He was a truck driver, and a passionate member of an amateur choir in his native village, where he soon got to sing solos, and gained considerable local prominence. Other amateur choirs invited him to help out as a soloist, and he gladly obliged. Amateur choirs were numerous, not only in the form of private associations: also companies used to have their corporate choir. At some time during the Great Depression, Leiseifer lost his job, and was unemployed for three years, before a lignite and briquette plant from nearby Hürth employed him, again as a truck driver – but certainly with the ulterior motive of enhancing their corporate choir, where Leiseifer had already sung some "guest" solos over the previous few years.
In May 1934, another company choir sang a concert on the Cologne radio, and they "borrowed" Leiseifer as a soloist; he impressed the radio people so much they asked him to come back the next day to audition. He did, and with his natural voice, easily reached up to the high D. The musical director of the Cologne radio offered Leiseifer to pay voice lessons for him, and he accepted. He needed to quit his driver job; so as to sustain him and his family, the Cologne radio station employed him in their choir. The voice lessons were tough for Leiseifer, who had never done any other than manual work; now, he had to read and learn music, and to learn standard German (he only spoke the local dialect).
In no time, the rumour that the Cologne radio had discovered a new singer spread, and already in July, the radio station's musical director decided to present two Leiseifer recordings (For you alone and 'O sole mio, he had produced them immediately after his new tenor's audition) to the listeners... albeit in a most unusual way: the presenter briefly told Leiseifer's story (a truck driver from the Cologne hinterland), but withheld his name – "first hear that voice". The listeners were thrilled, the radio station got many enthusiastic (and curious) letters – but refused to reveal Leiseifer's identity, and didn't present his voice again for almost half a year. Now the rumours said that the discovery had obviously turned out to be a failure. Finally, in December 1934, the Cologne radio broadcast a concert of opera and operetta tunes, with the participation of Leiseifer: with his full name, this time. He sang arias from Il trovatore, Aida, La bohème and Das Land des Lächelns; then, they played once more the two titles recorded in May, and after that, he sang the same two songs with his "new" voice: dear listeners, judge by yourself whether we did right to pay for his vocal studies. It was a huge success, not just with the listeners, but with concert promoters, as well: a star was born.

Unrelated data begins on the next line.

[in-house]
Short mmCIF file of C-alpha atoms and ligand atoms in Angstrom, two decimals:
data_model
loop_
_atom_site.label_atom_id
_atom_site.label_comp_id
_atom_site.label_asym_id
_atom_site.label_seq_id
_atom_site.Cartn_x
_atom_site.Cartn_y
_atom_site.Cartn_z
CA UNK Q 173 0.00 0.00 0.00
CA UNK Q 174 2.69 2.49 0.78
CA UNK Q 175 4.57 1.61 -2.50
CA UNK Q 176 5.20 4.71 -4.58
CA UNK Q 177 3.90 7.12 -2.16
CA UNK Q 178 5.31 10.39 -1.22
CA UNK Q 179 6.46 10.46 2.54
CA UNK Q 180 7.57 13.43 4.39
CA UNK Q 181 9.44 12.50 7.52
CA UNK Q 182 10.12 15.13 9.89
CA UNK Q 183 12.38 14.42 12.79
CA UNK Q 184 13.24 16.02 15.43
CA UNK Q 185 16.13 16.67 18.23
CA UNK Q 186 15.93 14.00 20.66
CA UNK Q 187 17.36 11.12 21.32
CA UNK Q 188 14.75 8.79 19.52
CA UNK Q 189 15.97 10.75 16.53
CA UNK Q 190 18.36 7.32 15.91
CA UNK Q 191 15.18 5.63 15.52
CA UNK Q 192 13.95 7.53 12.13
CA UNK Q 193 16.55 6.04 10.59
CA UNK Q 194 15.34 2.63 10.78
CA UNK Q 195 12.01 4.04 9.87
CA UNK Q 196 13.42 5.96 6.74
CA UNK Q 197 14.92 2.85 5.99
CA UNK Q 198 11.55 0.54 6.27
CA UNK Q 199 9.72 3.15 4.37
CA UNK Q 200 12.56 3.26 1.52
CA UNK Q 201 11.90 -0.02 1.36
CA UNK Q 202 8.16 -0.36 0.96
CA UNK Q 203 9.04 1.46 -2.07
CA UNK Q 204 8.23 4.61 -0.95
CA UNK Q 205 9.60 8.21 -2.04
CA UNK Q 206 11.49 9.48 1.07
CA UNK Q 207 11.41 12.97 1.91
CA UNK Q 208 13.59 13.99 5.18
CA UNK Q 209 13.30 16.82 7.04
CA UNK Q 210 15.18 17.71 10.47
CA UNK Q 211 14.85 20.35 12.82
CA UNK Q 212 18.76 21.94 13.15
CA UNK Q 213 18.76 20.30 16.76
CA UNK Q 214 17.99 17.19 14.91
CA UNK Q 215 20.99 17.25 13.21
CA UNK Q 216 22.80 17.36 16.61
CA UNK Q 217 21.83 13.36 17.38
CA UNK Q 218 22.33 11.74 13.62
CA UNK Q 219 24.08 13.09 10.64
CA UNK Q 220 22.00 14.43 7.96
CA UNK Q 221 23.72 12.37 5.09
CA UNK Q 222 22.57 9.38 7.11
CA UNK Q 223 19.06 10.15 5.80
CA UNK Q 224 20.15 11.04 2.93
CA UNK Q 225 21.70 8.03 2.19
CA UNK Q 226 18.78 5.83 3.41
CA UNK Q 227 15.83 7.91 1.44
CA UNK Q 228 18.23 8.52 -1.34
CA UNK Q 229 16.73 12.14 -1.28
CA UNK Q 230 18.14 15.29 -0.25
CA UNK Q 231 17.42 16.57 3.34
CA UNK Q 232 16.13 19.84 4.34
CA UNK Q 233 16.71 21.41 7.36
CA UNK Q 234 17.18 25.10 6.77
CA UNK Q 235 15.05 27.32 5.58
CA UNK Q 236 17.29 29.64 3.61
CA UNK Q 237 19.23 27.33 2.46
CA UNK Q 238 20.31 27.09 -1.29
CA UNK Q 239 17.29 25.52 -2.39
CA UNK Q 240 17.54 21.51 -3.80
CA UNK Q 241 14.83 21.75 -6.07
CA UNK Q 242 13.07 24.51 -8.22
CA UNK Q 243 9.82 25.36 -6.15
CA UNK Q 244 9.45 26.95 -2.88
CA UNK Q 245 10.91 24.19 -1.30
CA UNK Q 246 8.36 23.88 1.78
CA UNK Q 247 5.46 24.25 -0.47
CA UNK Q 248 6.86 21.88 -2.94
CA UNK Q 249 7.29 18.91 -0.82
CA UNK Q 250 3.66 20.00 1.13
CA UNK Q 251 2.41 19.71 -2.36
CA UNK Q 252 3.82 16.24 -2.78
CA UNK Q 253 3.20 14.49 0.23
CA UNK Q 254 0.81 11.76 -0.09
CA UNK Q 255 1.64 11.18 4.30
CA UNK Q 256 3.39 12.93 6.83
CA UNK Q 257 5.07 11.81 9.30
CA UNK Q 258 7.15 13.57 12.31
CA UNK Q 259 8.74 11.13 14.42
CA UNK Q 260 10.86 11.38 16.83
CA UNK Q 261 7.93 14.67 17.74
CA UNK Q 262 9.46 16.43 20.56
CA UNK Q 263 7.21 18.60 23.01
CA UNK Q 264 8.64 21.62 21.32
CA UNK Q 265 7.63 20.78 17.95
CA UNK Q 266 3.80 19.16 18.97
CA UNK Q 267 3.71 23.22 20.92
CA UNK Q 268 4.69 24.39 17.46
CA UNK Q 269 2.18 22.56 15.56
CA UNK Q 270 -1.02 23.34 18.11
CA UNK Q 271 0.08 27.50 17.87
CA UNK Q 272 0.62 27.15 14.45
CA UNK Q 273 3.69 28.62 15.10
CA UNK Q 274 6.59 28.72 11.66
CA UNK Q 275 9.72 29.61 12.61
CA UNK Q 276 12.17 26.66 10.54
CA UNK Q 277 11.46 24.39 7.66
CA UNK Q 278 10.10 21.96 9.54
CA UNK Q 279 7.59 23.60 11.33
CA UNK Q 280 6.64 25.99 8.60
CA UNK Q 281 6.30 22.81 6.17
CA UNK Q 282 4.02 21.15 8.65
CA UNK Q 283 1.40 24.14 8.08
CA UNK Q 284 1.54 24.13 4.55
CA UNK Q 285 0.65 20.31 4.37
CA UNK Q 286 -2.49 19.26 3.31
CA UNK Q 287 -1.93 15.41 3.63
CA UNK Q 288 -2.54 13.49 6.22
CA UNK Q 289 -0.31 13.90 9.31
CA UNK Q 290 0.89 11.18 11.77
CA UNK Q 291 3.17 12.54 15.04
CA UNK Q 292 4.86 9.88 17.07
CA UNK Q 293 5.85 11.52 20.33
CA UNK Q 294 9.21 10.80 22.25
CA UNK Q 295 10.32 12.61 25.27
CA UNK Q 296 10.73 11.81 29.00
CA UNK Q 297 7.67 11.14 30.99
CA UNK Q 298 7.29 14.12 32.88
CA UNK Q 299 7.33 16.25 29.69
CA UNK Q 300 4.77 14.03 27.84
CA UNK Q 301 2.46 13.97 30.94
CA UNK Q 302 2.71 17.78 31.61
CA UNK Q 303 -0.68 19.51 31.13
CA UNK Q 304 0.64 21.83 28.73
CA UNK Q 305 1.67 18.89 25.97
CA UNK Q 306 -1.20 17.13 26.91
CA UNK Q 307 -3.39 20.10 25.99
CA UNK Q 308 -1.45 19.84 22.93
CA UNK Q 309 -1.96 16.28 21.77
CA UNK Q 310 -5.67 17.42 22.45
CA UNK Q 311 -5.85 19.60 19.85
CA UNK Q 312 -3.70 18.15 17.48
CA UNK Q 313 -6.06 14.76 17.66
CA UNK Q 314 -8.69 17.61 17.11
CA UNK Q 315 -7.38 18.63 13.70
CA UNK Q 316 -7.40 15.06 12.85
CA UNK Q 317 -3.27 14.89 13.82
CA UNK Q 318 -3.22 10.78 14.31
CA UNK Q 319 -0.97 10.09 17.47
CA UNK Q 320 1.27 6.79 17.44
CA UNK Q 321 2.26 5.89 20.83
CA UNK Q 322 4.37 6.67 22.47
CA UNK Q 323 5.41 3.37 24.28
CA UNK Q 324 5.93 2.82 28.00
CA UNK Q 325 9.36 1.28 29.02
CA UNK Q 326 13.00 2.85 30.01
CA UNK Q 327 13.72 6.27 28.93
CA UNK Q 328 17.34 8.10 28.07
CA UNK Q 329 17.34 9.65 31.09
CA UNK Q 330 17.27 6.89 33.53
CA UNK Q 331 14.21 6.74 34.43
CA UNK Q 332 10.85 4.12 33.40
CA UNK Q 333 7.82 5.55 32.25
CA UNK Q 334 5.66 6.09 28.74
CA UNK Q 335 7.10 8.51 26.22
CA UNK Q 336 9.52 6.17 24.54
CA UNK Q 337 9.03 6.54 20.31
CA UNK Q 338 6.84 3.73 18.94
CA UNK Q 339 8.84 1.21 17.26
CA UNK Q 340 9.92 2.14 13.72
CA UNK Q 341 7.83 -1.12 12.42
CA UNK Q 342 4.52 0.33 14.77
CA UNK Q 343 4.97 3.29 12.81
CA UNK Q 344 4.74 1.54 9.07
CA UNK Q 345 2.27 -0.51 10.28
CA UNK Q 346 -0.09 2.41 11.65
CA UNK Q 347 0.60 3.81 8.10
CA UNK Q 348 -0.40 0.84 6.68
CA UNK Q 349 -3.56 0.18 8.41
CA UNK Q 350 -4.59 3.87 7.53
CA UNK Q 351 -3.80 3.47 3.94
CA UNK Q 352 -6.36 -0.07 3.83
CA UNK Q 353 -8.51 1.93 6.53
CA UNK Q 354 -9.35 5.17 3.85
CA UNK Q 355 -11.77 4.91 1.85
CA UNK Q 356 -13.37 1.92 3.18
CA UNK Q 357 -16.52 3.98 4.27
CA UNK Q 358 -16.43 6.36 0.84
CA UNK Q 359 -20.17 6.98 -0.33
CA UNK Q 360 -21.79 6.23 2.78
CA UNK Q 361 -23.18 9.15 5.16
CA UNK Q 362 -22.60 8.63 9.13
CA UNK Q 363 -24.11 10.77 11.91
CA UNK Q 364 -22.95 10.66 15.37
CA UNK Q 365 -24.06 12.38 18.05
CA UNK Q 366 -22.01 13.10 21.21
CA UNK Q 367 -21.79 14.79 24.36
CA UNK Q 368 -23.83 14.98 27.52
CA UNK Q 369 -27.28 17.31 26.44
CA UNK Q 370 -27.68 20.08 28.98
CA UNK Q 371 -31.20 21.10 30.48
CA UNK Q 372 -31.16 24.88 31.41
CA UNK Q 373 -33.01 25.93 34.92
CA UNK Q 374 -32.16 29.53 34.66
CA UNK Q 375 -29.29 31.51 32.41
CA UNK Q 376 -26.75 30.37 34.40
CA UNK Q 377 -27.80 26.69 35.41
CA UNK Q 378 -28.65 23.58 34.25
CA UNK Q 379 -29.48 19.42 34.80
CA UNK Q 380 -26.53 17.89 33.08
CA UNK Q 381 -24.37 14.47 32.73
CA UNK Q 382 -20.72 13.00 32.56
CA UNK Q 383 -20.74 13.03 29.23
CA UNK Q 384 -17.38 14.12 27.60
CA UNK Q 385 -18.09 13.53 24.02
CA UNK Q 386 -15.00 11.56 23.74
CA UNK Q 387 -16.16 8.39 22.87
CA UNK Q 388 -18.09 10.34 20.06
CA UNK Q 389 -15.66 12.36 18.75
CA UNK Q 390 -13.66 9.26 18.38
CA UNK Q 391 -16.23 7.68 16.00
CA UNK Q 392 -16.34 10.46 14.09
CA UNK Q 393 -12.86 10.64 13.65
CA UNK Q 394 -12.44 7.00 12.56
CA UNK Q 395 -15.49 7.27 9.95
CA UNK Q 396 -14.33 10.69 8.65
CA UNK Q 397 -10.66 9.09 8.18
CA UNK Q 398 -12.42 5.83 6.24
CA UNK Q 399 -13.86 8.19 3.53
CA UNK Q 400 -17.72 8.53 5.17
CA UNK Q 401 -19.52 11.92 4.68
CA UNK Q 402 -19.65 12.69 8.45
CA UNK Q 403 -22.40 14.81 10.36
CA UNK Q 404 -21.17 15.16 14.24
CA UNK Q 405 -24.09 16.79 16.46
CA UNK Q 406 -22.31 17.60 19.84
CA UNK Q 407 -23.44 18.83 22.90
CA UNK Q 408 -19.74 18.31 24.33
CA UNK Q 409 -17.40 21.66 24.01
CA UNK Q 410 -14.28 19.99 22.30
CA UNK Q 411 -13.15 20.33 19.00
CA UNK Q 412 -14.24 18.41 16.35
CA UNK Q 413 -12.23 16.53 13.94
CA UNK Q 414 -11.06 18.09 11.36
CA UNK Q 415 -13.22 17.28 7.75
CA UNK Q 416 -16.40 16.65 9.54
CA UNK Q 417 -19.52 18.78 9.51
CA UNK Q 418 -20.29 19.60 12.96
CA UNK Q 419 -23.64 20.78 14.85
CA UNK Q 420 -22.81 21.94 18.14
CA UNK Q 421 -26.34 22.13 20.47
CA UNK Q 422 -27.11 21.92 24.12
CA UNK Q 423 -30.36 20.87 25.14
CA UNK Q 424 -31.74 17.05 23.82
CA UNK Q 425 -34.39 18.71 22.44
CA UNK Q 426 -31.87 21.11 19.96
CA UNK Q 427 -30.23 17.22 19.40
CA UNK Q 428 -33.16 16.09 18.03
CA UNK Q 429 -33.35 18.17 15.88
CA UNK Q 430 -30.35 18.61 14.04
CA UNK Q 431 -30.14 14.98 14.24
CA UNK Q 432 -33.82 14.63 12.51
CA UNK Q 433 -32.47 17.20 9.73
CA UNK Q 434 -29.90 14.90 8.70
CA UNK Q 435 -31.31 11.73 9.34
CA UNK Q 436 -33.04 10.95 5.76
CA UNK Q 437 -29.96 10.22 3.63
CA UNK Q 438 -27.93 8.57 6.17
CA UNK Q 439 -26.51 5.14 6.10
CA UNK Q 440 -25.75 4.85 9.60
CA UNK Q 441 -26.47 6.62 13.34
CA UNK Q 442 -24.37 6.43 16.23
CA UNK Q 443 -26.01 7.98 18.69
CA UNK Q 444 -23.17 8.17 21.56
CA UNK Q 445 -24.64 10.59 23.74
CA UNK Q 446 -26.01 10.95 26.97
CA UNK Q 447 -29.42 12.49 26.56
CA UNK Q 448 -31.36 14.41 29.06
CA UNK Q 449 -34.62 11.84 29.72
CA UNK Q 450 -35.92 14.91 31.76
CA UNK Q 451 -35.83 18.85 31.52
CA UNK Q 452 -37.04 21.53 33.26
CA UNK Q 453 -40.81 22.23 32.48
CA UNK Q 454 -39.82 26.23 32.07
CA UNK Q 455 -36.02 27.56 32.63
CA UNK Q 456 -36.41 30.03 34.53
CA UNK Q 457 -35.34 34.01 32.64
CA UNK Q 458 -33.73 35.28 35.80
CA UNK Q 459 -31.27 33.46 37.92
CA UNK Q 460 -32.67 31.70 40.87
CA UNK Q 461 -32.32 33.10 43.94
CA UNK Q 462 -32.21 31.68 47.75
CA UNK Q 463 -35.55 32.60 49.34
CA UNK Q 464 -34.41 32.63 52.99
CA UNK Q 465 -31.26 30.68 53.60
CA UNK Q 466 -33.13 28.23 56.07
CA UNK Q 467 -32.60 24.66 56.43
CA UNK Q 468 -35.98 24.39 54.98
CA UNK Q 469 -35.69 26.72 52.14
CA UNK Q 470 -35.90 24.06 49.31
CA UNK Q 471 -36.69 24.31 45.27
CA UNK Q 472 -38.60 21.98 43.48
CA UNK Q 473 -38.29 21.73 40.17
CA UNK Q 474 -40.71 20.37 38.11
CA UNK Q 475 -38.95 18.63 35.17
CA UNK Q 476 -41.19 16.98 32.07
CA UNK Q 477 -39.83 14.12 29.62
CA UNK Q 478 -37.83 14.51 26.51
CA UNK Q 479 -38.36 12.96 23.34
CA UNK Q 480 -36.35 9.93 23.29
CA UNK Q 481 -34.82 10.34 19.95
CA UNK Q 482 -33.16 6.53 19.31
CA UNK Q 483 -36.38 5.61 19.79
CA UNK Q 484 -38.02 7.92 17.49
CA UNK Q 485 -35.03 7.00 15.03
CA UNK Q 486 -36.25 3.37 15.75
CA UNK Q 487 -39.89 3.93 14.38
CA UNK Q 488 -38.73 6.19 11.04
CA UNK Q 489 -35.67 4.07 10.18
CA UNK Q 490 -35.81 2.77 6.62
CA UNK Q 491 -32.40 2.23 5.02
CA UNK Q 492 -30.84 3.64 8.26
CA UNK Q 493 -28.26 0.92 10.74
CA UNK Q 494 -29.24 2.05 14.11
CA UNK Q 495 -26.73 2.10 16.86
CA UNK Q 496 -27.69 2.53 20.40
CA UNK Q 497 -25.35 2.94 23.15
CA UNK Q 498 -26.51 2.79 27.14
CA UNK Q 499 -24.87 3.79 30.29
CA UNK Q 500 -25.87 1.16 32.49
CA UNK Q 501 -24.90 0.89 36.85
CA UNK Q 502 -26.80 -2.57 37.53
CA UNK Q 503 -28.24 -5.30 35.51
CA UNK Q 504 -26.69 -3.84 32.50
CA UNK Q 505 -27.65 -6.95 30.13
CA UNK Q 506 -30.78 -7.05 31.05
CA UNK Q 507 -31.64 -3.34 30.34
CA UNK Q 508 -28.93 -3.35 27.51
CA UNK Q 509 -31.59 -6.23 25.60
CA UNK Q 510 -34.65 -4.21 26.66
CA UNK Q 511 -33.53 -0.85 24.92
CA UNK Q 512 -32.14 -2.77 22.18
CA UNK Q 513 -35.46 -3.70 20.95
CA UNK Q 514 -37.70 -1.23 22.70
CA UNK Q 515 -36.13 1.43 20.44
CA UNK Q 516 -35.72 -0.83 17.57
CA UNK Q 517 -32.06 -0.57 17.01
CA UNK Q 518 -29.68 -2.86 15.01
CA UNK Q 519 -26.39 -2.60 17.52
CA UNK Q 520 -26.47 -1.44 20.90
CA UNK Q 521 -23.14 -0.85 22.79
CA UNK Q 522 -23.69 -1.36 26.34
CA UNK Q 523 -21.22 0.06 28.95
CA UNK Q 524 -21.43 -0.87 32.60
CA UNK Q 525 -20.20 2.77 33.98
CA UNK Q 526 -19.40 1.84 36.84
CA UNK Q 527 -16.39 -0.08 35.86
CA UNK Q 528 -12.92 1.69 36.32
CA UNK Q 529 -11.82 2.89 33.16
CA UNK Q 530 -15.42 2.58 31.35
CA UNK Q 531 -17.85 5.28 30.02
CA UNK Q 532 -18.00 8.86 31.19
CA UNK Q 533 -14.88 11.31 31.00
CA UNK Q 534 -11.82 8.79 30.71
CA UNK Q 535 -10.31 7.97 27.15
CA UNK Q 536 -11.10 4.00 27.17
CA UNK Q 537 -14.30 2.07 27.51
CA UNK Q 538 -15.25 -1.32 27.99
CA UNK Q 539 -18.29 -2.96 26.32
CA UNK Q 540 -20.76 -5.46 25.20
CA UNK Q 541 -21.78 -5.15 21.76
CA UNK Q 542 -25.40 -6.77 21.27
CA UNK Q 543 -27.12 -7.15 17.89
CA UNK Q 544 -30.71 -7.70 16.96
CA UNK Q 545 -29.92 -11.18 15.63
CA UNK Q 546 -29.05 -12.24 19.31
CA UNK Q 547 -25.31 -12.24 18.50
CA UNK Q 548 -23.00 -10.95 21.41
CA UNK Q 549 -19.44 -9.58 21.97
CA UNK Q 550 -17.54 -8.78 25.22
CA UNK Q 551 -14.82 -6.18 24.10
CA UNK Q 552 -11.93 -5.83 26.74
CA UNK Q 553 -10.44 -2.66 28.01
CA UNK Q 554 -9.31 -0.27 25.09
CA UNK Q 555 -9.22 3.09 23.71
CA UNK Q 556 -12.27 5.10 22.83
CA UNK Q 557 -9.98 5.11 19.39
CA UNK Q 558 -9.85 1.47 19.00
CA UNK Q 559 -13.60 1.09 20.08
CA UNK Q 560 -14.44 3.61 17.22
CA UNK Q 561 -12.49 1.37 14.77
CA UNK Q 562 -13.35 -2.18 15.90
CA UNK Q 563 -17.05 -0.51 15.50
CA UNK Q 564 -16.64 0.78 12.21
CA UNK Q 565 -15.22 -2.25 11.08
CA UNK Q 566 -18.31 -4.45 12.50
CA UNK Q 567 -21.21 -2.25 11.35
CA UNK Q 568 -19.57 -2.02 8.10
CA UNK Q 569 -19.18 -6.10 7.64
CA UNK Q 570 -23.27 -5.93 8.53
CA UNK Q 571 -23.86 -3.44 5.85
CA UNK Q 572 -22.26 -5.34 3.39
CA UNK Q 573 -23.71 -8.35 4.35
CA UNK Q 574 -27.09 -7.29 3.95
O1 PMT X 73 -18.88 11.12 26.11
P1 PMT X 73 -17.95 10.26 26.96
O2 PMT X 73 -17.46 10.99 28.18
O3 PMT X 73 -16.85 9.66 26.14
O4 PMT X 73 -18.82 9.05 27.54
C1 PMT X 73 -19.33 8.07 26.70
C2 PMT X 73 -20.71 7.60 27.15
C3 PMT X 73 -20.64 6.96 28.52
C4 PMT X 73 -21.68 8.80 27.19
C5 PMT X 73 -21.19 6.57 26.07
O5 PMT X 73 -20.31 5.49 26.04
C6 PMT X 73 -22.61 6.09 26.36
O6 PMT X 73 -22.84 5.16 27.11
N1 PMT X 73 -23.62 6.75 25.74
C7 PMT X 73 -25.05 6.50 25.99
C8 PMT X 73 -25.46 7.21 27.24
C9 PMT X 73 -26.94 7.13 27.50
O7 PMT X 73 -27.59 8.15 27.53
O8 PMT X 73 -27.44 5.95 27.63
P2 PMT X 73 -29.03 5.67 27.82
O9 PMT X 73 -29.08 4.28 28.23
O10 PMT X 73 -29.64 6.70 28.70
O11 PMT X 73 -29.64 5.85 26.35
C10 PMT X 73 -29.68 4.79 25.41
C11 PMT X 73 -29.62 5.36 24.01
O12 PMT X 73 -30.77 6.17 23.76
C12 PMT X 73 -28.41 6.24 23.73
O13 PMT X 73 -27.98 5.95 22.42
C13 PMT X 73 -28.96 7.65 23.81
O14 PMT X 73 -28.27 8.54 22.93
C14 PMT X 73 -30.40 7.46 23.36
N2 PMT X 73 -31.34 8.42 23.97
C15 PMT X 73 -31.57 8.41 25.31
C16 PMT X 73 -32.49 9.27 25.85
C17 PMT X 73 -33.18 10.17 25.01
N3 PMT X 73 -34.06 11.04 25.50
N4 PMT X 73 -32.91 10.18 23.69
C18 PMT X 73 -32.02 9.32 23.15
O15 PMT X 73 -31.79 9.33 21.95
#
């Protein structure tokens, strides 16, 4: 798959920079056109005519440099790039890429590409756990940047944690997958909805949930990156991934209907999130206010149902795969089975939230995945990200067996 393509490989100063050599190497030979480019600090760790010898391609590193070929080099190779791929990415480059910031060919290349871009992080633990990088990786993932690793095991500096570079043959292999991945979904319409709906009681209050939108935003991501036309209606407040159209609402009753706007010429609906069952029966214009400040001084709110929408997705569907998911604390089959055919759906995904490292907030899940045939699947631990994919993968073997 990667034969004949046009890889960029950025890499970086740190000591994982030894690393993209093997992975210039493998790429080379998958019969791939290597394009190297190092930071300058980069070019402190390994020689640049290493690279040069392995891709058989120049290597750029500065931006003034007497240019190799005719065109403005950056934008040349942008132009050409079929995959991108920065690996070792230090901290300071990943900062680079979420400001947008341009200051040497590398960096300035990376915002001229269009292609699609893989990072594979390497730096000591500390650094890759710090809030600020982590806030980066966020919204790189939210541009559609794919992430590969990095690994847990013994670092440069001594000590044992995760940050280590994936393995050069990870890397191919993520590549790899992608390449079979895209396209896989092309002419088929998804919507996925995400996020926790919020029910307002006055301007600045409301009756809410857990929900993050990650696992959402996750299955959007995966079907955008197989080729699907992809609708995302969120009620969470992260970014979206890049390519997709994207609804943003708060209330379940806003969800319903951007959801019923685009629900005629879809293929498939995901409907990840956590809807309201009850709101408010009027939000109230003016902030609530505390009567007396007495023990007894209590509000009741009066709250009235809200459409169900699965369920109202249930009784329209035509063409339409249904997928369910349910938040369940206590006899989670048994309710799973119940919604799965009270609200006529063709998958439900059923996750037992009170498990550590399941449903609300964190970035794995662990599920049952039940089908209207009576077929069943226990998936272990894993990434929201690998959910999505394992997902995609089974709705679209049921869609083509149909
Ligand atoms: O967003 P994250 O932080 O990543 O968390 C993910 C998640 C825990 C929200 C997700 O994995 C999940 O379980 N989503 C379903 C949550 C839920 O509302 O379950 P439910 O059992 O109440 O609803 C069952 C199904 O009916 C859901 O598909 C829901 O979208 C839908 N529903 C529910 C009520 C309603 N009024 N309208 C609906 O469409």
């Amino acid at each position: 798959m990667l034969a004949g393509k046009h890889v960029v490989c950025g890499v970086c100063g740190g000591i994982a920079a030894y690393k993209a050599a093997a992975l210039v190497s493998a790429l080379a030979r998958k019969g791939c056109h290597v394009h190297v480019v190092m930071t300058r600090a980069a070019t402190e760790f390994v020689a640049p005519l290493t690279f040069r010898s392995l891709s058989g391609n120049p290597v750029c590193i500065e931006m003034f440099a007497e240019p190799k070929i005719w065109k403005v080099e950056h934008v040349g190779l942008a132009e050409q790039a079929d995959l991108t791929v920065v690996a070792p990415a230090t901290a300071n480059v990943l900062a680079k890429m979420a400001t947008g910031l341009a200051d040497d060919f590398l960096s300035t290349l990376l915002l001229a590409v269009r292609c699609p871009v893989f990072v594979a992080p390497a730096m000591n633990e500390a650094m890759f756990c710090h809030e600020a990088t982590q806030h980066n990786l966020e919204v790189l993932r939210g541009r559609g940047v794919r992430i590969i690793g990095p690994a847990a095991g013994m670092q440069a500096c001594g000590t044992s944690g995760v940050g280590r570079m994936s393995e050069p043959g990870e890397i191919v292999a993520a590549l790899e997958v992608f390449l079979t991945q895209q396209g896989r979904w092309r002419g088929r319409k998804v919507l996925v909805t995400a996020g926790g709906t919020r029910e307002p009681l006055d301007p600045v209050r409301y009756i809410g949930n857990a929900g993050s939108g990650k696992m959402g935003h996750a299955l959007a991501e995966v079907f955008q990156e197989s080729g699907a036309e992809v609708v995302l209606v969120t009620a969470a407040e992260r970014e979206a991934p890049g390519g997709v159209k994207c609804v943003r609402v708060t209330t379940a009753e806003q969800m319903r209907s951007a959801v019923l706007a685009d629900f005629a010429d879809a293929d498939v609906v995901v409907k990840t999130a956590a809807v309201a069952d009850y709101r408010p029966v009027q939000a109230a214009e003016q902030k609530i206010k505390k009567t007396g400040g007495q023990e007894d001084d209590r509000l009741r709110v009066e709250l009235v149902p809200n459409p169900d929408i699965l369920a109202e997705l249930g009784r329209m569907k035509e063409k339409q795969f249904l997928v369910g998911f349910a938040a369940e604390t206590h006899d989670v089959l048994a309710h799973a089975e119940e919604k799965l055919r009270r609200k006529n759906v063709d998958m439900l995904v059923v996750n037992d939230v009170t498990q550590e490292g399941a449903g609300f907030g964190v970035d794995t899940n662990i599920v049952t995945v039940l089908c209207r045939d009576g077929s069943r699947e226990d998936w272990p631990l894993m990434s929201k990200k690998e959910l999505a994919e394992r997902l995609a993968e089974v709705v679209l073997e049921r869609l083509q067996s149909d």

Shortly afterwards, the Cologne radio presented also the person Leiseifer, in a public radio concert at the Cologne Fair, in a hall for an audience of 4,000. From then on, the program of the Cologne radio was inconceivable without his regular participation. Radio was almost exclusively live back then, they only very rarely recorded anything; the selection Leiseifer had to sing most often was Mes amis, écoutez l'histoire (in German, of course), from Le postillon de Lonjumeau – Leiseifer's high D never ceased to fascinate radio audiences.
Before long, radio stations all over Germany were eager to book Leiseifer; he quit his job at the Cologne radio choir, and worked as a freelancer for most every German radio station, regularly and gladly coming back to Cologne, though. He made records, and he also sang a lot in concert halls with big symphony orchestras, as well as with amateur choirs all over Germany (the numerous amateur choirs were particularly in love with Leiseifer; after all, he was one of them). Even the opera theaters of Frankfurt and Dresden tried to hire him; but he refused, and never appeared on stage. As a concert singer, he was more than well-booked; he sang at least every Saturday and every Sunday, and his agenda was always full an entire year in advance. He also grew wealthy; for every concert, he got the same 300 Mark that he had earned per month as a chorister on the Cologne radio.
It was a short heyday. In WWII, he was drafted, and only sang in front concerts for the soldiers. After the war, he could not resume his radio career, but continued to sing in concerts for a few years, before he fell ill and had to retire.
Leiseifer's timbre may not be the most beautiful, and his interpretations certainly suffer from his scarce musical education; but his top notes are impressive, and his renditions exude a joy of singing that is definitely infectious.
Reference: 1980s Westdeutscher Rundfunk Köln radio feature on Leiseifer